Good Criticism Behaves Like Writerly Dirt

This fabrication of separation, this great divide, rejects closeness as transgressive, and demands a prophylaxis between writing and its subjects. This need to have everything in its proper place reveals criticality embedded in, rather than freed from modernities regime of hygiene and housecleaning. Critical distance in this context is like safe sex, absolutely necessary under certain circumstances, yet somehow, even if only in the most classical sense, unproductive. So, I’d like to re-fertilize criticism…I’d like to define criticism as writing that lacks critical distance. Instead of coming clean, good criticism behaves like writerly dirt; it’s always in the wrong place because it always tries to go anywhere that is too close for comfort, and claims that intimacy between architecture and criticism gives particular forms of efficacy and purpose to writing. For Lacan, transgressing the proper distance is the first step towards love, one that opens the space not of over idealization, but of fantasy and imagination, and therefore of production. Criticism therefore lacks critical distance but is a form of love that engages writing, in an imaginative performance.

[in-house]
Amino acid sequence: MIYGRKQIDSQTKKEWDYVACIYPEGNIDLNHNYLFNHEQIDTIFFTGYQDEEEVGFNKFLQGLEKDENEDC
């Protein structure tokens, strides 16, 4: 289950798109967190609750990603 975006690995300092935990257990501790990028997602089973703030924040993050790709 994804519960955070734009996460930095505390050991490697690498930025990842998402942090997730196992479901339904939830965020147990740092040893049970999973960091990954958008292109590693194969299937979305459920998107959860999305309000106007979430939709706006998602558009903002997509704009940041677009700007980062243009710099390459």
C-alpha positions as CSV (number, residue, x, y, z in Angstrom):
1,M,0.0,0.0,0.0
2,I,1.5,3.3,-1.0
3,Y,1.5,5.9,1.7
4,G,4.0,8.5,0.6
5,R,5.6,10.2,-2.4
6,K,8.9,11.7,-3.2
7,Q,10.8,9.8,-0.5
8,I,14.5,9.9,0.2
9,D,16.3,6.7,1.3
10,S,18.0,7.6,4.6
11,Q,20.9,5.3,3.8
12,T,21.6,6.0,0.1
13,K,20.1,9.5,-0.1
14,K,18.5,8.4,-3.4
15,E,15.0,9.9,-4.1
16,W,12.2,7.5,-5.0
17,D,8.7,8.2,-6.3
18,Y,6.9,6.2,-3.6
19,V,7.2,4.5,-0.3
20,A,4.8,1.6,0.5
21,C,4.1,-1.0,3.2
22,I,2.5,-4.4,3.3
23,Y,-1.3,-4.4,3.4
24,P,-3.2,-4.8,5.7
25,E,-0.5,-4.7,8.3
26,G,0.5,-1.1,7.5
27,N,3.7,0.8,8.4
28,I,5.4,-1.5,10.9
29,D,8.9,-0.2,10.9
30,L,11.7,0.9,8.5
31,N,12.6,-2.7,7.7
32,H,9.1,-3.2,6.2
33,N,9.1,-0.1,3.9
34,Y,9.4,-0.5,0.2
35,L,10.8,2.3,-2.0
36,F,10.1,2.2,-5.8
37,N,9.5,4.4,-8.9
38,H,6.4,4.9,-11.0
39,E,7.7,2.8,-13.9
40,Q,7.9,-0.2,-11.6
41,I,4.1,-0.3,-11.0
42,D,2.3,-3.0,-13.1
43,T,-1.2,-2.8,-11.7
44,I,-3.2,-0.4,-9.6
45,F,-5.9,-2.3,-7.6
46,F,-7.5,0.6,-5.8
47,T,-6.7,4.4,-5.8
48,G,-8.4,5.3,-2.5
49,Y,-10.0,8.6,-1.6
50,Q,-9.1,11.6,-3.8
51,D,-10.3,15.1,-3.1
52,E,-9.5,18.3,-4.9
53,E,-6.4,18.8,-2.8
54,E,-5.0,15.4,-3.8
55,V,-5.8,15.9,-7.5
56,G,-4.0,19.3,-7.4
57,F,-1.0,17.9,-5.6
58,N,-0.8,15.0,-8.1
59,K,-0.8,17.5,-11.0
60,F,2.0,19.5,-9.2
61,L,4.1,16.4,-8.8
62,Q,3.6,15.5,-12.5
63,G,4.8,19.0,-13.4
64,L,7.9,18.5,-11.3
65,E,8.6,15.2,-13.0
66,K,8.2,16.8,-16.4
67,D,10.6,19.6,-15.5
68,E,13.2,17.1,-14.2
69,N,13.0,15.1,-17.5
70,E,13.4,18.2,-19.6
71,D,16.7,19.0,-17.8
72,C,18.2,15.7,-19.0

Sylvia Lavin, The Coversation, November 2004, GSAPP, Columbia University


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